The 2020 U.S. Census will, for the first time since 1950, ask about residents’ citizenship status.The effect of doing so on census completion across different racial/ethnic groups is, however, unknown. Leveraging a survey experiment (n = 9,035 respondents) we are the first to assess the causal effect of this question change. We find that asking about citizenship status significantly increases the percent of questions skipped, with particularly strong effects among Hispanics, and makes respondents less likely to report having members of their household who are of Hispanic ethnicity. Although our study is not designed to address household size effects, when we extrapolate to the general population, our results imply that asking about citizenship will reduce the number of Hispanics reported in the 2010 Census by approximately 4.2 million, or around 8.4 percent of the 2010 Hispanic population.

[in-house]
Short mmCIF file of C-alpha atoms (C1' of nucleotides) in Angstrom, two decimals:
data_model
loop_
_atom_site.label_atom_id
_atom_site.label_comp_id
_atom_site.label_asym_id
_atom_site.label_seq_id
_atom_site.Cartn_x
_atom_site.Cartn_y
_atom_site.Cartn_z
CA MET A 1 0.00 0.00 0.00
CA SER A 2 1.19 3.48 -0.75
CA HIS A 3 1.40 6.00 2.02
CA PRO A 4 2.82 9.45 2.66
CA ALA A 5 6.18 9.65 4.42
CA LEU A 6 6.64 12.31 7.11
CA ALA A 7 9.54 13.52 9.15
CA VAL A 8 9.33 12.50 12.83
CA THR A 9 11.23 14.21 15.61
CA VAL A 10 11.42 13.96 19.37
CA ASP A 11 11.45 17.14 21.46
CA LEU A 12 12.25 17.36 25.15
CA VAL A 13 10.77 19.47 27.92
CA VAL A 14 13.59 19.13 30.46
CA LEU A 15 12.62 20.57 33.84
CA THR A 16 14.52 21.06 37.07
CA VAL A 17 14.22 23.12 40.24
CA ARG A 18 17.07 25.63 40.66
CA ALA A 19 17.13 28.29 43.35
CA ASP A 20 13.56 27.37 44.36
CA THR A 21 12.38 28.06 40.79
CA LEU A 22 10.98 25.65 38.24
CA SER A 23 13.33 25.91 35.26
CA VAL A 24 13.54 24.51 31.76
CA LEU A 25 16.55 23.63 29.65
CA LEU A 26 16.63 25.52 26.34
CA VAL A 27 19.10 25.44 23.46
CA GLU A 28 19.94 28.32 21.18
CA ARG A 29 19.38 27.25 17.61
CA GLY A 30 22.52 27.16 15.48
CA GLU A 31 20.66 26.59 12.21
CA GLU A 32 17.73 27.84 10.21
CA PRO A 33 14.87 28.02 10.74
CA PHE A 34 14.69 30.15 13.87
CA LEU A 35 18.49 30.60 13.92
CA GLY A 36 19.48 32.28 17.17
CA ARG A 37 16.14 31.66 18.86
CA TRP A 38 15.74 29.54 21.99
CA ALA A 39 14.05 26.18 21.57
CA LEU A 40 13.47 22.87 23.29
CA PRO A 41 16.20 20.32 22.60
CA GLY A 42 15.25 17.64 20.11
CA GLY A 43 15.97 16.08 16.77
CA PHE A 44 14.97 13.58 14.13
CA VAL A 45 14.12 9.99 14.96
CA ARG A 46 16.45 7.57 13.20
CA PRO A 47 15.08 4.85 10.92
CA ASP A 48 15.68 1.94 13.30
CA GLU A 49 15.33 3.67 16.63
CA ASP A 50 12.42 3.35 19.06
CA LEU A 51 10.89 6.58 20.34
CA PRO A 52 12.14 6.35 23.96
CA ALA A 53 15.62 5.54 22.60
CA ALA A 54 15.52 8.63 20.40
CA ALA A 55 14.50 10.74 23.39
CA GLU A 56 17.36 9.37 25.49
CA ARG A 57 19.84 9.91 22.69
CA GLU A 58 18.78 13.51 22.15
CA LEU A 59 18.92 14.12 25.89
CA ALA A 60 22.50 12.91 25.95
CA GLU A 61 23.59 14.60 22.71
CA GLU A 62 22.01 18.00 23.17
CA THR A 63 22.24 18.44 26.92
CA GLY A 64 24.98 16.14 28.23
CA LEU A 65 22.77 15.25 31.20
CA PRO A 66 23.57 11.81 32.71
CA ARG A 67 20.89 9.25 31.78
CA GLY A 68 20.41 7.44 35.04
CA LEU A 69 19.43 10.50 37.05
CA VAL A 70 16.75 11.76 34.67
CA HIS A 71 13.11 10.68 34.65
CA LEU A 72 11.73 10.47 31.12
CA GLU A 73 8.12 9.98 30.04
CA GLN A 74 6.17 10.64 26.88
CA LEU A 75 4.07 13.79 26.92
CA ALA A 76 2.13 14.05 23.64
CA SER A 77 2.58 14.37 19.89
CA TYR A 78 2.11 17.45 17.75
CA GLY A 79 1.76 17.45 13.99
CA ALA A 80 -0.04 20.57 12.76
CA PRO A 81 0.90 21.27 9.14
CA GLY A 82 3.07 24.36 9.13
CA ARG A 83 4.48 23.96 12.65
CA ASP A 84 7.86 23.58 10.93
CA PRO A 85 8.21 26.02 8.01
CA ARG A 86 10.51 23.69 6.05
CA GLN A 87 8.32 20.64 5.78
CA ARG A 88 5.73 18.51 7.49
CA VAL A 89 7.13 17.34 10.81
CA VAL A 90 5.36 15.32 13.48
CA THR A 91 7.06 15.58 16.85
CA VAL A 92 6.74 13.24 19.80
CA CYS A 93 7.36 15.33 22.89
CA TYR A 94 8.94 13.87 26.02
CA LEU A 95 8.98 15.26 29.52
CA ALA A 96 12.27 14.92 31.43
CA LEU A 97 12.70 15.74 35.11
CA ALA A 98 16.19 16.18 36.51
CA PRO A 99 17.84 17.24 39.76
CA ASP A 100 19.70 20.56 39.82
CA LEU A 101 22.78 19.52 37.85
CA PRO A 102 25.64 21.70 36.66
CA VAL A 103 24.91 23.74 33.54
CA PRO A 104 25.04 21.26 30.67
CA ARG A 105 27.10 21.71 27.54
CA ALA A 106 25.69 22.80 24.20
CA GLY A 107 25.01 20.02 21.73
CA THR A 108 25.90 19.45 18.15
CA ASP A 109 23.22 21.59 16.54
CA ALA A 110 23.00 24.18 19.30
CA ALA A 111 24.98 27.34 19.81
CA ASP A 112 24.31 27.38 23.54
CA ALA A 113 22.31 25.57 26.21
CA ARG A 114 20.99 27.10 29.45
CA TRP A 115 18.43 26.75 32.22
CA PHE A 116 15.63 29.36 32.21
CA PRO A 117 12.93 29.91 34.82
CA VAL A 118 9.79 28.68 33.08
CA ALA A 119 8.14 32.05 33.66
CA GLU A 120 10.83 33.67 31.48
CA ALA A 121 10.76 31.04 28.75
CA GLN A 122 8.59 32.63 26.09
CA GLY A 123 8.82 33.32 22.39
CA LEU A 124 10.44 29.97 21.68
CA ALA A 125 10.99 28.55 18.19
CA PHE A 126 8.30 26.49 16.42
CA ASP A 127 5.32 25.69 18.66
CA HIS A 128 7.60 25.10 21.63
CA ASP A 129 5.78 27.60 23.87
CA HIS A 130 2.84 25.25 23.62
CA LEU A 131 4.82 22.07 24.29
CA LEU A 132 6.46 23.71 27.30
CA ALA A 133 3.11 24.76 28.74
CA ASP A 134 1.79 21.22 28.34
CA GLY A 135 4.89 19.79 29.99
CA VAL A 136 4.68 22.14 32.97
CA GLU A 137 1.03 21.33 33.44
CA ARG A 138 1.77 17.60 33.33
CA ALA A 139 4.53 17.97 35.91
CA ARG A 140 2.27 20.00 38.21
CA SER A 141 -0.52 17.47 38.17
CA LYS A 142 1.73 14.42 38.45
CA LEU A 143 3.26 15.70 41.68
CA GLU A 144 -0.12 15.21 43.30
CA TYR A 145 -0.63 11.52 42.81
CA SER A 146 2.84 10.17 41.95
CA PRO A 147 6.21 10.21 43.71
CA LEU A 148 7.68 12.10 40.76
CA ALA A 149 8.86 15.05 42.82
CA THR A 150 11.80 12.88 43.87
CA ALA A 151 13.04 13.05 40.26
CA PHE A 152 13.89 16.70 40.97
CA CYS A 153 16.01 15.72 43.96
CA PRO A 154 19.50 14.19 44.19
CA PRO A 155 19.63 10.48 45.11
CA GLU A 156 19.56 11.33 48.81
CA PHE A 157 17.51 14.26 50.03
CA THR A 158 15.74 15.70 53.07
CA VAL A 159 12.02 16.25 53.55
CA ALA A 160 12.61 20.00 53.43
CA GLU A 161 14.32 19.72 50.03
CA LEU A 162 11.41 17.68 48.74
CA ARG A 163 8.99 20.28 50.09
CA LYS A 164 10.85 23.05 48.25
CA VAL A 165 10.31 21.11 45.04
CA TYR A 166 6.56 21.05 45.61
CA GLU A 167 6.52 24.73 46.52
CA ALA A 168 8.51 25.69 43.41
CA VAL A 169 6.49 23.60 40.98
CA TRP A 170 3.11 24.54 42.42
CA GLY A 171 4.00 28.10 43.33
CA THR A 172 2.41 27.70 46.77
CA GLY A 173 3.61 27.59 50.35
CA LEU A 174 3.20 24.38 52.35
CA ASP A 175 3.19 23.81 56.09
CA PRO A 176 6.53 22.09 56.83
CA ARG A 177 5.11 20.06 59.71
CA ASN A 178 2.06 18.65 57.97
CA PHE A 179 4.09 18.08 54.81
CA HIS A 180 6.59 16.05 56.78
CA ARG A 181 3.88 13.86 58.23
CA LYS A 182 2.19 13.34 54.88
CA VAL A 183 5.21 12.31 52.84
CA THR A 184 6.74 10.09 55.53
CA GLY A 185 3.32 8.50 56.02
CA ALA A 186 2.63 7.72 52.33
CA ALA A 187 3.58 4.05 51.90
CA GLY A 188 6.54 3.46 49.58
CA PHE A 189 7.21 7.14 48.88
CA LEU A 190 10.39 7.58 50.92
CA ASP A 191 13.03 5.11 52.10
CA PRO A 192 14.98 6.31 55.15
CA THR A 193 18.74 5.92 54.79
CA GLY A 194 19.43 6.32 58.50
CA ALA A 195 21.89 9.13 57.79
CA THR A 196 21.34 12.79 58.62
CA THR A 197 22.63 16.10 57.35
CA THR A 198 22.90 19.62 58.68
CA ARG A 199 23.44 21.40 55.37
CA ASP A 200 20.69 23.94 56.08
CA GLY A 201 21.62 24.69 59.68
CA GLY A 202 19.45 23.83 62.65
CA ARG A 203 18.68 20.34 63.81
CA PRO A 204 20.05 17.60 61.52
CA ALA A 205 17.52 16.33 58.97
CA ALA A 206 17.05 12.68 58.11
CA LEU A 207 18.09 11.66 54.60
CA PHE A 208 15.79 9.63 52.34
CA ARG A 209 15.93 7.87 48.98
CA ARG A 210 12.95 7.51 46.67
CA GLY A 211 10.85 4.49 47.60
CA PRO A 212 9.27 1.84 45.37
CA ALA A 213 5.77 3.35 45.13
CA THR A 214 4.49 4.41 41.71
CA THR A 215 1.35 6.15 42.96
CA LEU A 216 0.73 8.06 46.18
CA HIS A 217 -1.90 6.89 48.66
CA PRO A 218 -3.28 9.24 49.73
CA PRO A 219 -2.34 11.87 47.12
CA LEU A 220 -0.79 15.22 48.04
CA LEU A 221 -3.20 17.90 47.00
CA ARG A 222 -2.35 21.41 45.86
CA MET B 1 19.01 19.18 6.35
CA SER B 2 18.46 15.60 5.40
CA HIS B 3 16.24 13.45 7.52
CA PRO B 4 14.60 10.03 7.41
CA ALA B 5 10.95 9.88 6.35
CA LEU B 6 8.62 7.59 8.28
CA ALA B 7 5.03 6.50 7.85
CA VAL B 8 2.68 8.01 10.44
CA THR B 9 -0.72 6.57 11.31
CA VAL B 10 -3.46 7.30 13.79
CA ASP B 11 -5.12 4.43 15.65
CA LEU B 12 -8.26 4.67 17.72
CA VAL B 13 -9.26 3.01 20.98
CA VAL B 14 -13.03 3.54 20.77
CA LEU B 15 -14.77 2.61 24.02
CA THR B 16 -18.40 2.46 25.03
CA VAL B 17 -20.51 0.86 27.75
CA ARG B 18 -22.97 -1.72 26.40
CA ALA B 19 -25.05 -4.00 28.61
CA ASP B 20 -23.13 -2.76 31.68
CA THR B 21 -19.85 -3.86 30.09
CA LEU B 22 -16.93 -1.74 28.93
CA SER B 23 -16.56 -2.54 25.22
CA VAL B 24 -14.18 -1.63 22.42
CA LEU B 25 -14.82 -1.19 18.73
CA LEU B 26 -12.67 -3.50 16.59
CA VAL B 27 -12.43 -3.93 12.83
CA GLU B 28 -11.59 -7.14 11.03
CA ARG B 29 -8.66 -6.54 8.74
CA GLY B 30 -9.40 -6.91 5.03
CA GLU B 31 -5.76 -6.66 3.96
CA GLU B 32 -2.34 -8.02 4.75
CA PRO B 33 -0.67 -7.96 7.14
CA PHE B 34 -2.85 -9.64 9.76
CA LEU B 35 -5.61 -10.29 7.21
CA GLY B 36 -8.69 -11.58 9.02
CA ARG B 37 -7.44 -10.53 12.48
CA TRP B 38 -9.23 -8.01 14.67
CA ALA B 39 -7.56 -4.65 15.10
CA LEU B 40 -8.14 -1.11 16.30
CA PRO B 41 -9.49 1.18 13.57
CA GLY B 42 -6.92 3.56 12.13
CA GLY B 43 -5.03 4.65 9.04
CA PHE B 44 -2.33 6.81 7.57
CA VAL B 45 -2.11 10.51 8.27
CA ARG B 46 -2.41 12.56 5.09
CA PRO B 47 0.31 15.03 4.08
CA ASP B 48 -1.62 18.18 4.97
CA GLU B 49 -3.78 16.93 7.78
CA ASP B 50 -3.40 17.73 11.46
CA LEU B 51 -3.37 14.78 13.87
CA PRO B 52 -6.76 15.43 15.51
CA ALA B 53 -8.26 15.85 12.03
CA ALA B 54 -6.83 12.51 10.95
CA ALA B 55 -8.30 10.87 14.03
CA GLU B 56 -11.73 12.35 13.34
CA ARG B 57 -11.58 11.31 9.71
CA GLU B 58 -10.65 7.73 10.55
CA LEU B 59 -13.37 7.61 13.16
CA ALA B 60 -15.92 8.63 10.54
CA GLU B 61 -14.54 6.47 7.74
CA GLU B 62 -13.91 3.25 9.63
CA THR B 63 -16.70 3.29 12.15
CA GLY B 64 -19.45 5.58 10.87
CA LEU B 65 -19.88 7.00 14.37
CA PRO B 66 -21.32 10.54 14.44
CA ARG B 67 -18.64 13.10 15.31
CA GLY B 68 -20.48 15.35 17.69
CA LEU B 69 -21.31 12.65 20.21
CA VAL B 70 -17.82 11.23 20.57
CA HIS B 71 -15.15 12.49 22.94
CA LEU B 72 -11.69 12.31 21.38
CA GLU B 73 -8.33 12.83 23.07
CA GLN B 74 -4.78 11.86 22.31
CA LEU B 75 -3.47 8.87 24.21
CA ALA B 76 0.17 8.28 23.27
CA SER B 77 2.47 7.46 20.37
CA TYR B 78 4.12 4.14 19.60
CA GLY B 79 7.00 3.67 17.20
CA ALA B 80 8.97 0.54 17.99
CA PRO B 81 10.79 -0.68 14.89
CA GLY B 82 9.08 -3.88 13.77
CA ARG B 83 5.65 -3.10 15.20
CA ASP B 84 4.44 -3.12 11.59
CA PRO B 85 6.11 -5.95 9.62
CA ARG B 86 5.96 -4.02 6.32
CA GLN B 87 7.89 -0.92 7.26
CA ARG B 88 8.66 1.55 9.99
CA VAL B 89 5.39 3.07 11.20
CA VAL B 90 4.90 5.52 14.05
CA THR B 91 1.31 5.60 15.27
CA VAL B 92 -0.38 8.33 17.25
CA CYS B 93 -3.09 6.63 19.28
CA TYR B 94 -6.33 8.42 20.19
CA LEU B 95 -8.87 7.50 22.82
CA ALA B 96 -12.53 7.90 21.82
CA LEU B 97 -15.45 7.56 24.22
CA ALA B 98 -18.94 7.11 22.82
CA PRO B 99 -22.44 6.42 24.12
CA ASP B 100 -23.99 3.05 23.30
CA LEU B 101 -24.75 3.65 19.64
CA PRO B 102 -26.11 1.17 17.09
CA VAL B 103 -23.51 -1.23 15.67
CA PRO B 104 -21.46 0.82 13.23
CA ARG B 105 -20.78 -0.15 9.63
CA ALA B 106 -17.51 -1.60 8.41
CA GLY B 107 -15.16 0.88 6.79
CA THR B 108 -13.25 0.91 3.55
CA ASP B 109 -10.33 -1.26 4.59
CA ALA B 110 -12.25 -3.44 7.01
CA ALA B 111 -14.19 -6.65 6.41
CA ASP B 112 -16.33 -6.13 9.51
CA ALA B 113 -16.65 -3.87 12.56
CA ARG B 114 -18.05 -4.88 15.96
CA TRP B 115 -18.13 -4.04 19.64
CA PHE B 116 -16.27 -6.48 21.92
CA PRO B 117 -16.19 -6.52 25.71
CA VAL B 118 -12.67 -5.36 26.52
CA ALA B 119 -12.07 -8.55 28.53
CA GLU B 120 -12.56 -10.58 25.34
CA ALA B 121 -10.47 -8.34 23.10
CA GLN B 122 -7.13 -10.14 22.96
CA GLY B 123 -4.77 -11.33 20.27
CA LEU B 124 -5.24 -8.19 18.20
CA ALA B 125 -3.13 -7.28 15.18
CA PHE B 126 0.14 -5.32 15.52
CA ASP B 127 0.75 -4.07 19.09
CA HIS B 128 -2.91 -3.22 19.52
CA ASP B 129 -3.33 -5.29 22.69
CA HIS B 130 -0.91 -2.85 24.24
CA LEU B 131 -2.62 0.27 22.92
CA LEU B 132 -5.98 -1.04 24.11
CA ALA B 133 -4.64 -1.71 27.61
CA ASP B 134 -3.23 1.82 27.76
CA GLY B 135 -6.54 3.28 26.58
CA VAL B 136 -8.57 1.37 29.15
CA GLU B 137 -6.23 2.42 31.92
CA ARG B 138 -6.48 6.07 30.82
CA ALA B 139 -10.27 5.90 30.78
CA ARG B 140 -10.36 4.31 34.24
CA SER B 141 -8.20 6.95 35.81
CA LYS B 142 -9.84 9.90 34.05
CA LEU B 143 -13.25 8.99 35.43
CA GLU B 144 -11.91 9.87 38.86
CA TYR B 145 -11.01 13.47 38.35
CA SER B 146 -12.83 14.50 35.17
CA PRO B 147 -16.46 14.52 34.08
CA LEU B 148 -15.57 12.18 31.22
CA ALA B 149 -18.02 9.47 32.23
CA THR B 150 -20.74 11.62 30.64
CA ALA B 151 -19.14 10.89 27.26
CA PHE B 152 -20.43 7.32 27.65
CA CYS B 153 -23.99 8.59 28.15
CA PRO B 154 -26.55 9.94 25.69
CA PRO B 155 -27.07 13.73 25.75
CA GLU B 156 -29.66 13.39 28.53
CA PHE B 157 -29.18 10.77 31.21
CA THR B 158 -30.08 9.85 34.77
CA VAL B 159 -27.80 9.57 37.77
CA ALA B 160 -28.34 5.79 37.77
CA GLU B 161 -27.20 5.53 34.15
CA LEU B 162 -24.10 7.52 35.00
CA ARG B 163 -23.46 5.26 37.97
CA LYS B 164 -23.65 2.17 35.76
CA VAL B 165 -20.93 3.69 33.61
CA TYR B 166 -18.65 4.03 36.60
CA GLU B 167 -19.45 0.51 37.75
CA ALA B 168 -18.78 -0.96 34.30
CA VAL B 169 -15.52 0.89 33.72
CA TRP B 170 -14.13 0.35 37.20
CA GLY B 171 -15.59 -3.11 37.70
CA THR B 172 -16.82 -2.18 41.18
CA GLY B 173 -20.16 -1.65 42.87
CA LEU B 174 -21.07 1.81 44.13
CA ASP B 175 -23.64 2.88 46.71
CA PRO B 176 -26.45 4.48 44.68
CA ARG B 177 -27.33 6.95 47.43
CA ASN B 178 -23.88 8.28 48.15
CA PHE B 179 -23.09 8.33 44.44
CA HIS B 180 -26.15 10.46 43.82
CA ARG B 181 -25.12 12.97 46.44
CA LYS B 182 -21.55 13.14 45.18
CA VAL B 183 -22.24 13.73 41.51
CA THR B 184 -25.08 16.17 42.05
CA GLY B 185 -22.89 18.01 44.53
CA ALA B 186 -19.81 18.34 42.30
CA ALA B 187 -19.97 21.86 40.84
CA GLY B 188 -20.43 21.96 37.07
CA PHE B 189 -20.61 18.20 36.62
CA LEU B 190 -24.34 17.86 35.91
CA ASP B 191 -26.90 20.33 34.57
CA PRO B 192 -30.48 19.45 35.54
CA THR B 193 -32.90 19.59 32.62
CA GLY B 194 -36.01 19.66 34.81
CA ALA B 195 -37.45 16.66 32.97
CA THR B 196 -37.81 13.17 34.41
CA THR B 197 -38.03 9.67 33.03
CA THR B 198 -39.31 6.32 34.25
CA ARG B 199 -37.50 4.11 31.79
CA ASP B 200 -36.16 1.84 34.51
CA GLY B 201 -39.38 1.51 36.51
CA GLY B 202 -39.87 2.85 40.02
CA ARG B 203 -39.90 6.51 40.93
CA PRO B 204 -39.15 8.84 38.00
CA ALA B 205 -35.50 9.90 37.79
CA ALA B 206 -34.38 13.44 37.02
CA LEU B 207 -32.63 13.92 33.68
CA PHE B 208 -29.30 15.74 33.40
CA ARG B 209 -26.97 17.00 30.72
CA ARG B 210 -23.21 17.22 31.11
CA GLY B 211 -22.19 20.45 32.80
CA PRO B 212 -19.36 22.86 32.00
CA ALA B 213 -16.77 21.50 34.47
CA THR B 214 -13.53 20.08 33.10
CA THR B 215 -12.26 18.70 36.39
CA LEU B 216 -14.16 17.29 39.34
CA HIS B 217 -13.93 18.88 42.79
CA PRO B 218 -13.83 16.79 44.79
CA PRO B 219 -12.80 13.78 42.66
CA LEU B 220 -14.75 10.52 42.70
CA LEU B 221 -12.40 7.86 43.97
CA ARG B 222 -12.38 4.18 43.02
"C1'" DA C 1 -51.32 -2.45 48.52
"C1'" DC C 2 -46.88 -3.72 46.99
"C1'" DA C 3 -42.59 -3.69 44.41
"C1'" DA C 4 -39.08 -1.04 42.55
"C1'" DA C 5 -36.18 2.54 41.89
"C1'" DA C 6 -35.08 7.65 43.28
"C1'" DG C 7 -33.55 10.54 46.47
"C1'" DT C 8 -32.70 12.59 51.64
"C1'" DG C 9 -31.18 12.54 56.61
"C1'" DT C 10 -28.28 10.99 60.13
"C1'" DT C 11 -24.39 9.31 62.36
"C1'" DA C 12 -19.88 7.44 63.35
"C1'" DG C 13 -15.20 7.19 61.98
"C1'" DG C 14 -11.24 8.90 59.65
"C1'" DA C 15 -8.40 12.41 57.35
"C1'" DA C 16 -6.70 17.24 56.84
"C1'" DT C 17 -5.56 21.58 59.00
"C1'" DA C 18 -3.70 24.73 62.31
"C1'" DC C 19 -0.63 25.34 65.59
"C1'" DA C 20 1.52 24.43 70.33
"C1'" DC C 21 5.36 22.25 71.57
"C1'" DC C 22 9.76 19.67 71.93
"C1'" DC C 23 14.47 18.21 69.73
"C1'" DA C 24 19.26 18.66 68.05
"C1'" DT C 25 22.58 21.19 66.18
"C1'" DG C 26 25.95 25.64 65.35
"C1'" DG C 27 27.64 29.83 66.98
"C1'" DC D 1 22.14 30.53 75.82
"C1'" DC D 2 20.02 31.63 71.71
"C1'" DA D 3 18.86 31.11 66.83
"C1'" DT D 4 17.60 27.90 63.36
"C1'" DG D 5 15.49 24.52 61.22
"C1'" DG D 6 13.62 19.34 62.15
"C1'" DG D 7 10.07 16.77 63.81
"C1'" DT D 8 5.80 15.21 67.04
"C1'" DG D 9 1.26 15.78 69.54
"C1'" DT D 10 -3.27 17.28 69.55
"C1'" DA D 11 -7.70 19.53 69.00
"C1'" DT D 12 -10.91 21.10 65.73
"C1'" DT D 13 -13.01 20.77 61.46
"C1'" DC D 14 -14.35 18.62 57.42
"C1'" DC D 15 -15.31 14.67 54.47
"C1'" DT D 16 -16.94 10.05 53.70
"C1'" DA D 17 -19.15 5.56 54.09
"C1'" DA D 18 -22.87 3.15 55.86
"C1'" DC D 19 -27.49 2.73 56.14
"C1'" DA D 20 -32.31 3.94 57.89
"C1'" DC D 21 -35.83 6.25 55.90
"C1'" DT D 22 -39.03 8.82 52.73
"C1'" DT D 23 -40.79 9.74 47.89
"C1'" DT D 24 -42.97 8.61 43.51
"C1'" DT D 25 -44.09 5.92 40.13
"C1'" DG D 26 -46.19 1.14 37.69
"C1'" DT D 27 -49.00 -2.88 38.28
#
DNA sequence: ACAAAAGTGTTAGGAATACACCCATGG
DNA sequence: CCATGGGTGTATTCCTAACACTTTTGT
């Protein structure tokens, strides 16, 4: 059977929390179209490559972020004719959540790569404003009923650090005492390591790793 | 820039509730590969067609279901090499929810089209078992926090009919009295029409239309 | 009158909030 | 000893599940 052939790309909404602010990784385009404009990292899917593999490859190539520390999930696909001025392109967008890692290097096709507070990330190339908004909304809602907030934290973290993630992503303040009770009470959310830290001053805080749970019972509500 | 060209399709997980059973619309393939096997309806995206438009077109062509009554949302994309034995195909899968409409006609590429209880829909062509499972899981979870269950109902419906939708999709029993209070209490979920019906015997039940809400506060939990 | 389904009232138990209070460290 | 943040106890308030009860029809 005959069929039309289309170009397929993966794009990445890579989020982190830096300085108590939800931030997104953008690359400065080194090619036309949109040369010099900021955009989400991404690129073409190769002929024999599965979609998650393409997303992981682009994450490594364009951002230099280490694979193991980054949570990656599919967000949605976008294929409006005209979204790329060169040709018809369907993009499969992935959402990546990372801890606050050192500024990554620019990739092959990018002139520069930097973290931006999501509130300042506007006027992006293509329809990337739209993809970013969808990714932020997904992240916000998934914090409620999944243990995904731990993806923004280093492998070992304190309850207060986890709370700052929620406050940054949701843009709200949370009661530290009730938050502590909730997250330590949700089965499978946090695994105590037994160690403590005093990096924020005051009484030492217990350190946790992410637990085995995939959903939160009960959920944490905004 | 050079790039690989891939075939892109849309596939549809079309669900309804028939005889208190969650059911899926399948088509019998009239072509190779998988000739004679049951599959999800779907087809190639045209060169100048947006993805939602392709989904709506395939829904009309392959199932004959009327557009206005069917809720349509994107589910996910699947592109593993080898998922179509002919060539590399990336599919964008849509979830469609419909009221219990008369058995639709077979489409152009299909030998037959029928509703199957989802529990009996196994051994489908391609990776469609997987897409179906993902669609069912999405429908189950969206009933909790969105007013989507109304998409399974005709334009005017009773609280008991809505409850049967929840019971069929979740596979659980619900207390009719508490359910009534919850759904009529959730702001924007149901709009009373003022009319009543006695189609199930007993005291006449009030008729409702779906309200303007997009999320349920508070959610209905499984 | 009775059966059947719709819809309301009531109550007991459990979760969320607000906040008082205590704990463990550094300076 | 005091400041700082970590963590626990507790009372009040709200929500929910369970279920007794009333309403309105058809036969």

How do partisan media affect polarization and partisanship? The rise of Fox News, MSNBC, and hyper-partisan outlets online gives this question fresh salience, but in this paper, we argue that the question is actually not new: prior to the broadcast era, newspapers dominated American mass communication. Many of these were identified as supporting one party over the other in their news coverage. While scholars have studied the composition and impact of the partisan press during their 19th-century height, the political impact of the gradual decline of these partisan papers remains relatively under-examined. The unnoted vitality and endurance of partisan newspapers (which constituted a majority of American newspapers until the 1960s) represents a huge hole in our understanding of how parties communicate. As a consequence of this omission, scholars have ignored a potentially vital contributing factor to changing patterns of partisan voting. In this paper, we examine both the degree and influence of partisanship in historical newspapers. We begin by content analyzing news coverage in the Los Angeles Times from 1885-1986 and the Atlanta Constitution from 1869-1945. To avoid problems of selection bias and the absence of a neutral baseline of coverage in the coded news, we focus on a subset of partisan news for which we have access to neutral coverage of a full population of potential stories: the obituaries of U.S. Senators. By coding whether and how the papers covered the deaths of these partisans over time, we are able to systematically test for bias. We then collect information on newspaper editorial stances from Editor and Publisher’s Annual Yearbook to examine the impact of newspaper partisanship on voting patterns in presidential elections from 1932-92. Specifically, we test whether the proportion of partisan news outlets in a given media market explains changes in the rate of polarized voting.